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Google Analytics Content Grouping

What is Content Grouping

The Google Analytics Content Grouping feature allows you to organize your website content (pages) into content groups. You can then view your GA reports segmented by content group, instead of just by page (or path drill-down).

This is a useful way of aggregating similar content on your website to see how certain types of content perform as a whole.

Content grouping is configured at the view level in Google Analytics. Within each view, you can have up to 5 content grouping schemas, each with multiple groups defined within.

For example, a clothing company might have one grouping schema for customer types, with groups within defined as “women”, “men”, “kids”, etc. At the same time, they might have another content grouping for clothing types, with the groups within being defined as “shirts”, “shoes”, “outerwear”, etc.

Within each group, you can define which pages fall into the group in three ways:

  • Group by tracking code – This method requires you to modify the GA tracking code on each relevant page to specify a content group. This can be especially useful when groups are not easily defined by reference to a handful of page paths or titles and the functionality can be built into a CMS.
  • Group using extraction – This method uses a regular expression (regex) match with a capture group on the page path or title. You can extract the relevant part of the page path or title to use as the group name.
  • Group using rule definitions – This method requires you to define rules based-on the page path or title that define what pages fall into what groups. This is probably the most-easily understandable method, and the one I prefer.

You can mix methods within a content grouping. In that case, each time a page view is send to GA, it will run through the methods above in the order listed and assign the page to the first content group that successfully matches.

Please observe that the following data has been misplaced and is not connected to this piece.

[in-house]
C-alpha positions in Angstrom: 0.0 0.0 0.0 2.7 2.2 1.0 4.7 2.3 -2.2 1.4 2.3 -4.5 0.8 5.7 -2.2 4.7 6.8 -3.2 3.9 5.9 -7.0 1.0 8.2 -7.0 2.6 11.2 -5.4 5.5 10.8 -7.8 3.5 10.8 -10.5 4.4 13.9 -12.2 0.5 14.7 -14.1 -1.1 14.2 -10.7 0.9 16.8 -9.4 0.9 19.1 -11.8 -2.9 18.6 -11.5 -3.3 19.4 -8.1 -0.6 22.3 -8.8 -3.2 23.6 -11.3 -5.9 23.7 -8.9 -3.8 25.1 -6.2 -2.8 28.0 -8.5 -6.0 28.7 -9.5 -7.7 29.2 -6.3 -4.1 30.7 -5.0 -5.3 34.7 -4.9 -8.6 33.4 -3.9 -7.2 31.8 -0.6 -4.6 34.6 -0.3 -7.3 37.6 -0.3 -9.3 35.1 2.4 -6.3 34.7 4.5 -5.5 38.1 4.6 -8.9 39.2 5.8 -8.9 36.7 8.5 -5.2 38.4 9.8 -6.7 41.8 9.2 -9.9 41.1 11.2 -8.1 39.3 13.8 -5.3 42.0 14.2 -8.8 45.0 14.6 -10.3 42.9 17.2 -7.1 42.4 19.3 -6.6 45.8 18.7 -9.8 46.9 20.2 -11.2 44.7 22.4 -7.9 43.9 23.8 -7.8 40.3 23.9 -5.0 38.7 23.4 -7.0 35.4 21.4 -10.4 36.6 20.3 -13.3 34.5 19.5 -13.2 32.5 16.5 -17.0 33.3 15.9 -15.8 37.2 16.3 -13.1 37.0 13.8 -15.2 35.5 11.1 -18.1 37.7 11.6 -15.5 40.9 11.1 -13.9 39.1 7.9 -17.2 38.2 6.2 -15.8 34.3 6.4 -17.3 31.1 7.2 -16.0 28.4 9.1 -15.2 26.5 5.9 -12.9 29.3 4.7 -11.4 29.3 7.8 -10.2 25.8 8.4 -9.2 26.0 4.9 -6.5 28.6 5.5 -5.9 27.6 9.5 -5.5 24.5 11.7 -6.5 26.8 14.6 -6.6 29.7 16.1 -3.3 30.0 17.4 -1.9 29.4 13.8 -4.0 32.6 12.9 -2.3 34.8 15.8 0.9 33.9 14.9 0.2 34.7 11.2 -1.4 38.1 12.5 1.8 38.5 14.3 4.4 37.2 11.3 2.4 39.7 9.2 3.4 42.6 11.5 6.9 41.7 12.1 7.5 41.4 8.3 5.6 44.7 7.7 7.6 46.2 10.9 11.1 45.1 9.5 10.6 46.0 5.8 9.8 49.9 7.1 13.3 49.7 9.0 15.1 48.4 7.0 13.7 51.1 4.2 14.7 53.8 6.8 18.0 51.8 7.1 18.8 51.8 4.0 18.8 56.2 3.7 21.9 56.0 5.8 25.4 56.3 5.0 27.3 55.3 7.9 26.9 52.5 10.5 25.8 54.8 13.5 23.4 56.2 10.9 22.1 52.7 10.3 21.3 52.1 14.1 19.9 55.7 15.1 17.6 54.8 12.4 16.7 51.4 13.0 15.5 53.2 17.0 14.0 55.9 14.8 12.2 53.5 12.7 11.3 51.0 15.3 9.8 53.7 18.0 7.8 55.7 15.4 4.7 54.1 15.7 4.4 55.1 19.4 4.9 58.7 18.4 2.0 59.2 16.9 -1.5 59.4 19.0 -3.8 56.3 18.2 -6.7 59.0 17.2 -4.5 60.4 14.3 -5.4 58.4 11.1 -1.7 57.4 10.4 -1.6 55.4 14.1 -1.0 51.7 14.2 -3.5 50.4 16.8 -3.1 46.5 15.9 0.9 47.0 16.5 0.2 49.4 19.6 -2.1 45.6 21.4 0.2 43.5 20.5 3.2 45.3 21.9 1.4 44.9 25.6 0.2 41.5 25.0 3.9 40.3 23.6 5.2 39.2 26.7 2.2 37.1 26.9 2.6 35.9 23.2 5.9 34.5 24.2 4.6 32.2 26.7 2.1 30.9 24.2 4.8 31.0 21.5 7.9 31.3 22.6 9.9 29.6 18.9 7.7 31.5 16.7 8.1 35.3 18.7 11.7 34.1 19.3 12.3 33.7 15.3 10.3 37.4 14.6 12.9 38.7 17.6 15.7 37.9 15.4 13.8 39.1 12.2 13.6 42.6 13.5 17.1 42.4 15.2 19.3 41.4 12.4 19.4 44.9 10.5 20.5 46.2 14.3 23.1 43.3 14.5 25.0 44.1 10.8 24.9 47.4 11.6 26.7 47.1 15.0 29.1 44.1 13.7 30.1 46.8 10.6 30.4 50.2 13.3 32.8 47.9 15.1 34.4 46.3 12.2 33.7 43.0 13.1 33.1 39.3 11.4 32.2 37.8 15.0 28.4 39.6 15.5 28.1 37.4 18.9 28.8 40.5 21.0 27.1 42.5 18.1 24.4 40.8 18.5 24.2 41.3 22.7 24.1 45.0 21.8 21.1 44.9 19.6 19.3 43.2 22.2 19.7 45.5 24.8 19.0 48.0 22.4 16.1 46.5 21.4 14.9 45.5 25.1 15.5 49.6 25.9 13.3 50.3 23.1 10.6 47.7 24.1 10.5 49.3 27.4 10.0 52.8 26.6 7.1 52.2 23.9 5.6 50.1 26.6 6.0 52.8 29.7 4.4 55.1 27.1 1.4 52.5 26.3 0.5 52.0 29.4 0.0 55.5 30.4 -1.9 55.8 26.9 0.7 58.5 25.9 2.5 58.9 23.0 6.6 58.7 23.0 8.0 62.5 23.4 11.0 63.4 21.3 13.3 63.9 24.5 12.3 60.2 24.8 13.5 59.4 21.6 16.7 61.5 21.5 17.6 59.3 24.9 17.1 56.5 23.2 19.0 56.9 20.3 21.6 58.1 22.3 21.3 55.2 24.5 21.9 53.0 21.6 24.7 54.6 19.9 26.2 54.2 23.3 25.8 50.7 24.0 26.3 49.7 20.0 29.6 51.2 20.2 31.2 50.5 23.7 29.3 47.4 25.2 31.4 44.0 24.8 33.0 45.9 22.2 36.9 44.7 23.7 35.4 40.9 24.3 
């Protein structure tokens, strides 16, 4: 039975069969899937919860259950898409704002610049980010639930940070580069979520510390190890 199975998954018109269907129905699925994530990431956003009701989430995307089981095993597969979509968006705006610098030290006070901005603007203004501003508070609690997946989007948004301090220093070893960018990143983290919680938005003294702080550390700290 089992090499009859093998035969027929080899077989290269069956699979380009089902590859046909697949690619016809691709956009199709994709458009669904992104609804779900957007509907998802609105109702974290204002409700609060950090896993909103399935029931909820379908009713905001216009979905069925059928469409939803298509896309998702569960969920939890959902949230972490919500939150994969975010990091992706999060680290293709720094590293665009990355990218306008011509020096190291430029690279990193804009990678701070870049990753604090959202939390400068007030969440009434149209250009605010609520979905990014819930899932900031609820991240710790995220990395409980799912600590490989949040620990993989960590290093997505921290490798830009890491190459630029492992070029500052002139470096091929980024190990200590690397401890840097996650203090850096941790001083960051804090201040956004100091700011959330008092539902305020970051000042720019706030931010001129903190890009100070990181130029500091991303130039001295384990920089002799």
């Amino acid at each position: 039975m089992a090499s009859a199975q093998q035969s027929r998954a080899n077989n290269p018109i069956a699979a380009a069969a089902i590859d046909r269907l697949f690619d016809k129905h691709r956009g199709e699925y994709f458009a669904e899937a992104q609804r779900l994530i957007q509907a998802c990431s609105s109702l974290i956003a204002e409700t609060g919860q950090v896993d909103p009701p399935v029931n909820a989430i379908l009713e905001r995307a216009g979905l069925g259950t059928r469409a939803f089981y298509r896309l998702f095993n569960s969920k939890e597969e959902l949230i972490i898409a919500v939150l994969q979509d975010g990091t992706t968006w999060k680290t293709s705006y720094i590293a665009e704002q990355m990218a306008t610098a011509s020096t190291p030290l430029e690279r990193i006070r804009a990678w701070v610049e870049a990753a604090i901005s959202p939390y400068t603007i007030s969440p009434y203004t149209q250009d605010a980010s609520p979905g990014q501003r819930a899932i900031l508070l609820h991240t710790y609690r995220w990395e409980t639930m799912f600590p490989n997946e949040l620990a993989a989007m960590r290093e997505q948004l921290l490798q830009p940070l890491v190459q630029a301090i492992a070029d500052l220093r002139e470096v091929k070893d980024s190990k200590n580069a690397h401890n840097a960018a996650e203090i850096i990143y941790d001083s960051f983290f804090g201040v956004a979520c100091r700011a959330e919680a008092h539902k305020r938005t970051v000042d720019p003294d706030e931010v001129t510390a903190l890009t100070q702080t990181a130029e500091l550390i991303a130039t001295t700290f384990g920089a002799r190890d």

Content grouping can be well complimented by page-level custom dimensions in cases where it is not possible or practicable to define content groups by reference to the page path or title. The classic example of using a custom dimension to index pages is assigning blog post authors to individual blog posts.

Content Groups on Mason Core Website

To help us get a better idea of how popular the sections of the Mason Core website are as a whole, we have created a content grouping called “Website Sections”.

Here is an example of how the content groups are organized within this grouping:

Account: Mason Office of Communications and Marketing 01
Property: www2.gmu.edu
View: [PROD] Default 2.0 (2017-06-25)
Date Range: July 17, 2017 – July 23, 2017
Report: Behavior -> Site Content -> All Pages
Primary Dimension: Content Grouping – Website Sections
Chart Type: Pie

  • There are 3 ‘highly-trafficked’ sections of the core website.
  • I added search as a content group so we could see how prevalent search activity is compared to the rest of the website content.
  • Several ‘high-profile’ sections are not ‘highly trafficked’.
  • The (not set) group can help you find which pages may have ‘slipped-through-the-cracks’.

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